4:20PM Predation Risk of Double-Crested Cormorants on Commercial Catfish Production in the Mississippi Delta
Terrel W. Christie; J. Brian Davis; Brian S. Dorr; Katie C. Hanson-Dorr; Luke A. Roy; Anita Kelly; Carole Engle
Double-crested Cormorants (Phalacrocorax auritus) impact United States commercial aquaculture and are considered the greatest avian predators at catfish (Ictalurus spp.) aquaculture facilities. Cormorants are especially problematic in western Mississippi, the Delta, where catfish production is concentrated providing ideal wintering and foraging areas. Although cormorant/aquaculture dynamics have been studied in the past, recent changes (e.g., decreased overall hectares in production) in aquaculture practices and regulatory policies merit contemporary research. Therefore, we estimated abundance and distribution of cormorants at their night roosts and assessed diet related to catfish consumption. We used aerial point count surveys flown over night roosts from October through April during two winters, 2016-2018. Following each survey three active night roosts were randomly selected for harvesting cormorants for later necropsy and stomach contents assessment. We completed 25 total surveys and counted 242,923 cormorants. Mean number of cormorants detected per survey, pooled over years, was 9,717 (range 2,044 to 17,672). We collected 730 cormorants from 27 different night roosts across years. In winter 2016-2017, catfish comprised 55% of the prey biomass detected with shad (Dorosoma spp.) being the other predominate prey species. Evidence suggests that the distance between a night roost and the nearest catfish aquaculture facility is an important predictor for a bird’s relative amount of catfish consumption. These results will inform wildlife management about relationships between cormorant night roost locations in the Delta and disproportionate consumption of catfish, aiding techniques to help ameliorate fish losses on aquaculture facilities.
4:40PM Non-Lethal Management of Feral Livestock: Fertility Control for Free-Living Cattle in Hong Kong
Giovanna Massei; Koon K. Kathy; Law Lucia; Gomm Matthew; Mora S.O. Darcy; Callaby Rebecca; Eckery C. Douglas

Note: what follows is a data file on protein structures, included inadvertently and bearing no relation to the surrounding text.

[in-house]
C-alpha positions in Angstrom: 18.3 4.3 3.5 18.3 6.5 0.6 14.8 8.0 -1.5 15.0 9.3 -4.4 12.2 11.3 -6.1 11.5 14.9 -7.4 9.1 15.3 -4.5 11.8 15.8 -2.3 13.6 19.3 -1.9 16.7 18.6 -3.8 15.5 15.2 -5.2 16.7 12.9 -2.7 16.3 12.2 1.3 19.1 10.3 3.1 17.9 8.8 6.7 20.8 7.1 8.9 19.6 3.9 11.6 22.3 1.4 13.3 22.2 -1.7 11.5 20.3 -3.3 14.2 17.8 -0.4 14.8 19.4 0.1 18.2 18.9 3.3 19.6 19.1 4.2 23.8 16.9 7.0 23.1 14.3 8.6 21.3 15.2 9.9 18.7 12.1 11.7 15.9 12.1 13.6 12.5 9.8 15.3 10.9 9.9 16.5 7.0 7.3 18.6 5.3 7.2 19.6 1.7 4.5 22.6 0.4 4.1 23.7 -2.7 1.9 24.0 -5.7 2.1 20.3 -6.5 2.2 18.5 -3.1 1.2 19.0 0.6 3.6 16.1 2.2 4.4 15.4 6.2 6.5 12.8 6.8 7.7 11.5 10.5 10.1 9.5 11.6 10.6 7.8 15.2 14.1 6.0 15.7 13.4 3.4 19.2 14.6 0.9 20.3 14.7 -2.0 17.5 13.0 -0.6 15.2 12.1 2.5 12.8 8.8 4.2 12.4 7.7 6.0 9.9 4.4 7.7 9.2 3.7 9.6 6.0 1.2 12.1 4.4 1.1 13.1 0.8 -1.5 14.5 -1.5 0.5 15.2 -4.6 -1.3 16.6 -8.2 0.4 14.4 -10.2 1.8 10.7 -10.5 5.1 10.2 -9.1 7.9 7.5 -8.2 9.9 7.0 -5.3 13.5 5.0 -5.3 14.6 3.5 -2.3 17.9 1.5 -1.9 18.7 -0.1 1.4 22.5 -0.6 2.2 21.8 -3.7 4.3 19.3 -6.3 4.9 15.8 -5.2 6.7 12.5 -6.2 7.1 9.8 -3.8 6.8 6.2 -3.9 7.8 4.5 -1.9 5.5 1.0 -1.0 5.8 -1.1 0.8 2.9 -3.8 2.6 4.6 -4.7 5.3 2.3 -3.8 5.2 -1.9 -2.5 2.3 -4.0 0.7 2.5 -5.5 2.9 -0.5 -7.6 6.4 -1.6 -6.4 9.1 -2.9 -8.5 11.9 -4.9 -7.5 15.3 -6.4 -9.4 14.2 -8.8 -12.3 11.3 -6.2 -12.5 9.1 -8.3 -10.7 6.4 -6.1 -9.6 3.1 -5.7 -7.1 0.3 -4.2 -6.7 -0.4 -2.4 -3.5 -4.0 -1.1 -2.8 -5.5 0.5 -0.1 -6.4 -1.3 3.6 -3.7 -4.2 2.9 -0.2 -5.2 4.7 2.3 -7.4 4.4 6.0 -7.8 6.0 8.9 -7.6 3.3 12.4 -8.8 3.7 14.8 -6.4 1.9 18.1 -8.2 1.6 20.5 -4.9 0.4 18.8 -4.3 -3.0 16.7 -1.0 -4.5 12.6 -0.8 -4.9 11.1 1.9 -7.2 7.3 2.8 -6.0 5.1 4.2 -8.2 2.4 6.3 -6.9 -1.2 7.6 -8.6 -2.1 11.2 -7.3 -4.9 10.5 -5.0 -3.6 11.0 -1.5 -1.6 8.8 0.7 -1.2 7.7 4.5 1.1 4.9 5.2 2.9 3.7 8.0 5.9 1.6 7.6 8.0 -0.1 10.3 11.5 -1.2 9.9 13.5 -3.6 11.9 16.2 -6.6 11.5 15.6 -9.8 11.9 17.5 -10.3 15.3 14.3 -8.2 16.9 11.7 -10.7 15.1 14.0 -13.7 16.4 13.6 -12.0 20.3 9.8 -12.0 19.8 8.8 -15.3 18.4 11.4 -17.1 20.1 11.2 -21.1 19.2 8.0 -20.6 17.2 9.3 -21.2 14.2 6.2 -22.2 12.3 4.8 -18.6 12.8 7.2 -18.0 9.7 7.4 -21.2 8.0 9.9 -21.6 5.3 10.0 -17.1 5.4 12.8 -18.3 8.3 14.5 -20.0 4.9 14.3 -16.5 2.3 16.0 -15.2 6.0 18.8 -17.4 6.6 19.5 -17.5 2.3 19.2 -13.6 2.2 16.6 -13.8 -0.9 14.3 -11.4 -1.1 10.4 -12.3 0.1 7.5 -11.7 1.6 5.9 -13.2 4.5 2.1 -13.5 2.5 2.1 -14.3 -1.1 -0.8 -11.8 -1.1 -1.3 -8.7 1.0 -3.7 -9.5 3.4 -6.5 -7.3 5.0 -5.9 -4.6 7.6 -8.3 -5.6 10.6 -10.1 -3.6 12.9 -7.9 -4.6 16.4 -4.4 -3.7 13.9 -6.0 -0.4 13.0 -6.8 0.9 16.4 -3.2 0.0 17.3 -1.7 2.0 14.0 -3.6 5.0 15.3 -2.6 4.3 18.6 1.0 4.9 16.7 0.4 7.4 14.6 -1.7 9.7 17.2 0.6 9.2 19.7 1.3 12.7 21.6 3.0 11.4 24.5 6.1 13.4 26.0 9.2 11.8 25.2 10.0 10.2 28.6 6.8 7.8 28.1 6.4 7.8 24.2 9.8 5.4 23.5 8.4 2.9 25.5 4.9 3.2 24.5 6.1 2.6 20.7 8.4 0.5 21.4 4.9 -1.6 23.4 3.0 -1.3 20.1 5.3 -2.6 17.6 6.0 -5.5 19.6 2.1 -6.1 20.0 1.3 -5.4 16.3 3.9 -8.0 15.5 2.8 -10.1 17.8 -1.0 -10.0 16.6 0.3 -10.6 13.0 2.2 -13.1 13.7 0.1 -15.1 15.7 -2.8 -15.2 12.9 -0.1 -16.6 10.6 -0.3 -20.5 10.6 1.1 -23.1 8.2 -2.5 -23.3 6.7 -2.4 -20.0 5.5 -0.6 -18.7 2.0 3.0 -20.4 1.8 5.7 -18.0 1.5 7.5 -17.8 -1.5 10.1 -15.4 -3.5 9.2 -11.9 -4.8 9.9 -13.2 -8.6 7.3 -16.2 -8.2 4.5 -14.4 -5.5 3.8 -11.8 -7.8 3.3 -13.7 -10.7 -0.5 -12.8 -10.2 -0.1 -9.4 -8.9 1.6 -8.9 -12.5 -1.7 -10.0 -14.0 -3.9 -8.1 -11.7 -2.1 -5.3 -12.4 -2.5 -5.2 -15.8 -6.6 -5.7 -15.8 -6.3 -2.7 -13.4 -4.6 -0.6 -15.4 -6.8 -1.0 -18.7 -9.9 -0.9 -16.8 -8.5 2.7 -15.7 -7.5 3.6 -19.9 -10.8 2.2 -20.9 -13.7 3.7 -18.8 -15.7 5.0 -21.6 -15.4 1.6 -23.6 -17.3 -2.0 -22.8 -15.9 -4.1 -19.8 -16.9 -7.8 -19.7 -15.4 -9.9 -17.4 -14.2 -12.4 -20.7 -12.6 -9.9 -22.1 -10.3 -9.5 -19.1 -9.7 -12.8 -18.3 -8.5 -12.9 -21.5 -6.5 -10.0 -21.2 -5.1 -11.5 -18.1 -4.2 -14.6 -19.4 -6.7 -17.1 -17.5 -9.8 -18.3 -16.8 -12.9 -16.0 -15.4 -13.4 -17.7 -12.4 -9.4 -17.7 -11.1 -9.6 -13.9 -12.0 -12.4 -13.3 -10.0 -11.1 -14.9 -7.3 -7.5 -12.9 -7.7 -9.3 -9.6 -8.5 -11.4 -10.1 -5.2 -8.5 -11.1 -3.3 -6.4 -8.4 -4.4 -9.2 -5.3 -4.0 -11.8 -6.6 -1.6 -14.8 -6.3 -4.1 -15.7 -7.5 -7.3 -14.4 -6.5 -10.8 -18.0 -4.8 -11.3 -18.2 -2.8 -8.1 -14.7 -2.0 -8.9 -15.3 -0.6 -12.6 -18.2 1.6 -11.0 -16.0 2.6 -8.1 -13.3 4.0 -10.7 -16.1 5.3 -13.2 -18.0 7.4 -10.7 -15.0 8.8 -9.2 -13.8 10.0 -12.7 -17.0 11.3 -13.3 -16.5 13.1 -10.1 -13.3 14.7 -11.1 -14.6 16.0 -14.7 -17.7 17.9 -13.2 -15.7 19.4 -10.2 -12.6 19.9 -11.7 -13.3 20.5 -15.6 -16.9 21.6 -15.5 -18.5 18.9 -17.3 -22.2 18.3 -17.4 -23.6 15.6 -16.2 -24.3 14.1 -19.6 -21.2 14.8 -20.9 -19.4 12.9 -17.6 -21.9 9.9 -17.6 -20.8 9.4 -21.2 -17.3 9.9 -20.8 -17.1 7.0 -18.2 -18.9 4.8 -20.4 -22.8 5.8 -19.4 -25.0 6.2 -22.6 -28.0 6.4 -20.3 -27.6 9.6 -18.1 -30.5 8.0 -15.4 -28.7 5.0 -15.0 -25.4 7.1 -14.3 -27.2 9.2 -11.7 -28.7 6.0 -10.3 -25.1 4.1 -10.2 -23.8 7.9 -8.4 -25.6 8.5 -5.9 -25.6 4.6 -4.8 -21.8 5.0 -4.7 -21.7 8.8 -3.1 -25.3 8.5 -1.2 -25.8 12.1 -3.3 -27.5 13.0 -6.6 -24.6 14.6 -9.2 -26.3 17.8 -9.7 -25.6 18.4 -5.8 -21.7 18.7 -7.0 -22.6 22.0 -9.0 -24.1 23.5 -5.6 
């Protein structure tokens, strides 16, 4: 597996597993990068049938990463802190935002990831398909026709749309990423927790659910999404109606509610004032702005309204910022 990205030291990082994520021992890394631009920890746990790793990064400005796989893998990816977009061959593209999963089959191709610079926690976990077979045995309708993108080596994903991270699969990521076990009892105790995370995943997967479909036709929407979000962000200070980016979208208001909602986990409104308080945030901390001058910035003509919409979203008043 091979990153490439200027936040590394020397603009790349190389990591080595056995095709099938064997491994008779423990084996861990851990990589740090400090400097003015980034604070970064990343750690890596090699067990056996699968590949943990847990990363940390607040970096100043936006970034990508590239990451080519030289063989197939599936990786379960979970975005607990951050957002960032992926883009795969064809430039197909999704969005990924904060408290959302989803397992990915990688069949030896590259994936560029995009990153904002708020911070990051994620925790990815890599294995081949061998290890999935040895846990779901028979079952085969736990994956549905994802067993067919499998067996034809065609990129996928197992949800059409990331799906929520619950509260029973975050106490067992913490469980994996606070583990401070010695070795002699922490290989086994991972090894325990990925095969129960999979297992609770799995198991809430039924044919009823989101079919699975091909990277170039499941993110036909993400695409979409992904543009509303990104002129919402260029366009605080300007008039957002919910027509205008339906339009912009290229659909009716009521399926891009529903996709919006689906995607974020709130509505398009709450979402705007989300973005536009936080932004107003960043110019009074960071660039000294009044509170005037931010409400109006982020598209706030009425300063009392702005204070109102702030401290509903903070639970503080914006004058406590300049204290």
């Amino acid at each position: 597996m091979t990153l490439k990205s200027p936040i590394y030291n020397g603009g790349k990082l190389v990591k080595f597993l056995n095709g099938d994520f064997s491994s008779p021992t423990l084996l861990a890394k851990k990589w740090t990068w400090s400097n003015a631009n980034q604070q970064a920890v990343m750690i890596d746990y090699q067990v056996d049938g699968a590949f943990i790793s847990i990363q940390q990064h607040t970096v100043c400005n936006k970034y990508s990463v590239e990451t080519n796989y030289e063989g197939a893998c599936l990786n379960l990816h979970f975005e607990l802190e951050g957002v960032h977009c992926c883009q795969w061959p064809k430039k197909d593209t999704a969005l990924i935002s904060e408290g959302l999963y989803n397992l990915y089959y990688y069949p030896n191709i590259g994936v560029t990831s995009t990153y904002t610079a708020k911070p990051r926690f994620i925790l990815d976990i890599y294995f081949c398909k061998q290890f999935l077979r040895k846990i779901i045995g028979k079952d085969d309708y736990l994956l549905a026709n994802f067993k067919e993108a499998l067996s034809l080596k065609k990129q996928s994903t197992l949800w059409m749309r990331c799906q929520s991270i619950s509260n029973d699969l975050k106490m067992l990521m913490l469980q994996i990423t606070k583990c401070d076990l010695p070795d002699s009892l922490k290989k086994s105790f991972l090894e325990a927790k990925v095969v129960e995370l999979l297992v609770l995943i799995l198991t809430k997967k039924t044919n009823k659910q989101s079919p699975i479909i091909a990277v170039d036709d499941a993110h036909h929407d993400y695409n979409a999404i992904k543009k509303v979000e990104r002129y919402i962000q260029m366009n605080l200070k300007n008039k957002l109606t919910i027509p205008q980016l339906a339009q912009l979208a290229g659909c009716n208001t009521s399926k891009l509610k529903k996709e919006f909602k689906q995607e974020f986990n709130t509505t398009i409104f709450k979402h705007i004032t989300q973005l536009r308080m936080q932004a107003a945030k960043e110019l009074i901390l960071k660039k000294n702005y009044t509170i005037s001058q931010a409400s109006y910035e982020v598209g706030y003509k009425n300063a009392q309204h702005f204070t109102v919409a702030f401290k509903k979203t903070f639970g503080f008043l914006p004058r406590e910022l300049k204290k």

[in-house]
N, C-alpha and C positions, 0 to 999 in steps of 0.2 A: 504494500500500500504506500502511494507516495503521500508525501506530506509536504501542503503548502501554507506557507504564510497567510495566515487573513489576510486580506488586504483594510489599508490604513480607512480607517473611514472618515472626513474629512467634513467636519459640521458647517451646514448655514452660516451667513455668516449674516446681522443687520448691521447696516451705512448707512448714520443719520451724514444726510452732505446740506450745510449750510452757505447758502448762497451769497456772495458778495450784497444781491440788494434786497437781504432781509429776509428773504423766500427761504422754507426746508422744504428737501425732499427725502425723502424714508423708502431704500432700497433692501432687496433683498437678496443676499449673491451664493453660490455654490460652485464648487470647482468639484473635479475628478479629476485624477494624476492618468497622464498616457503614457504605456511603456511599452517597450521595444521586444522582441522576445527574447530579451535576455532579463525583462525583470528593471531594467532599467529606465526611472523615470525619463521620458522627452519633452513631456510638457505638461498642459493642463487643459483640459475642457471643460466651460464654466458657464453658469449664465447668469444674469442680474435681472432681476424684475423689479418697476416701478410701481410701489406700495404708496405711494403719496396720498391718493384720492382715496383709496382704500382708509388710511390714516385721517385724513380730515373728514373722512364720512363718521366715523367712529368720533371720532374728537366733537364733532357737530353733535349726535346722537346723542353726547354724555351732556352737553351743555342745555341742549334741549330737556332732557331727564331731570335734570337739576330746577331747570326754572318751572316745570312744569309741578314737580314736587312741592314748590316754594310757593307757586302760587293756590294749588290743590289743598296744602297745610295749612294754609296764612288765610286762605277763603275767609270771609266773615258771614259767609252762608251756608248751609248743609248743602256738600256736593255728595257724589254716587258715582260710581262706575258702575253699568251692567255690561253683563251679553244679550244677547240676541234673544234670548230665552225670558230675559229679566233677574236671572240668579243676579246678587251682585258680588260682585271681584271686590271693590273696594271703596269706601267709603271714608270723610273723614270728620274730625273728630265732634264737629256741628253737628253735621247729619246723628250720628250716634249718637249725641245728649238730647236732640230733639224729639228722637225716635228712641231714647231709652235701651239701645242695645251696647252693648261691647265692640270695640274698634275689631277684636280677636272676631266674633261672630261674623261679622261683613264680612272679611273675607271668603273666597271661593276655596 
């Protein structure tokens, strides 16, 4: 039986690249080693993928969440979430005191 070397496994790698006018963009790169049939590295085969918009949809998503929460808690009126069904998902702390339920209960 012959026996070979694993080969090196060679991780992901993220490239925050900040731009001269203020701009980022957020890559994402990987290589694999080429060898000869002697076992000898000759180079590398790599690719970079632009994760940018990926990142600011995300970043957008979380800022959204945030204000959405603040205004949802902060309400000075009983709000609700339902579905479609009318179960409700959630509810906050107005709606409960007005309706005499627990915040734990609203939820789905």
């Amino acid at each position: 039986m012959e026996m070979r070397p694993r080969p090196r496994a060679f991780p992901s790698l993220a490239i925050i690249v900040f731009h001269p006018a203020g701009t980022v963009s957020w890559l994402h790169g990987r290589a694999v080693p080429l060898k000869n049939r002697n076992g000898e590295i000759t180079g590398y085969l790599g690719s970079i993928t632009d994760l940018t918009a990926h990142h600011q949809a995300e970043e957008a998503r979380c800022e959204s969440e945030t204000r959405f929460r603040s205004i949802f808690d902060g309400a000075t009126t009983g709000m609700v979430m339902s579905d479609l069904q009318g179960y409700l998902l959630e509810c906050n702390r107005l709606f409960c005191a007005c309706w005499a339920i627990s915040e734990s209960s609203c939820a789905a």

Free-living cattle (Bos taurus/Bos indicus) in Hong Kong are valued as local heritage but are also associated increasingly with traffic disturbance, accidents and crop damage. As lethal control is not publicly supported, contraception may offer an alternative for reducing cattle numbers. We evaluated the effect of the immunocontraceptive GonaCon on health and reproduction of free-living cattle. In summer 2015 we assigned female cattle to treated (T, n = 42) or control (C, n=18) groups and injected T with GonaCon and C with a saline solution. We administered a booster dose (GonaCon or saline) 3-6 months later. We assessed the effectiveness of GonaCon by a pregnancy test, by recording the calves produced, and by quantifying anti-Gonadotropin Releasing Hormone (GnRH) antibody titres in serum samples. No site-injection reaction, limping or any other abnormal behaviour were observed in T animals. GonaCon did not affect ongoing pregnancies: T and C cattle that were pregnant when vaccinated delivered calves in similar proportions. GonaCon affected reproduction. At vaccination, 76% of the cattle in the T group versus 71% in the C group were pregnant; one year later, only 6% of the cattle in the T group versus 62% in the C group were pregnant. Cattle with the highest levels of anti-GnRH antibody titres were less likely to be pregnant than those with lower levels. Among the latter, some animals with relatively low antibody titres were not pregnant one year after vaccination. This study confirmed that GonaCon is a safe, effective option to induce infertility in cattle, thus warranting a long-term monitoring to assess the longevity of the contraceptive effect. Future studies should evaluate the effectiveness, feasibility and sustainability of immunocontraception to manage other populations of feral livestock, such as buffaloes, goats and horses, for contexts where culling is unfeasible or publicly unacceptable.


Contributed Paper
Location: Huntington Convention Center of Cleveland Date: October 11, 2018 Time: 12:50 pm - 5:00 pm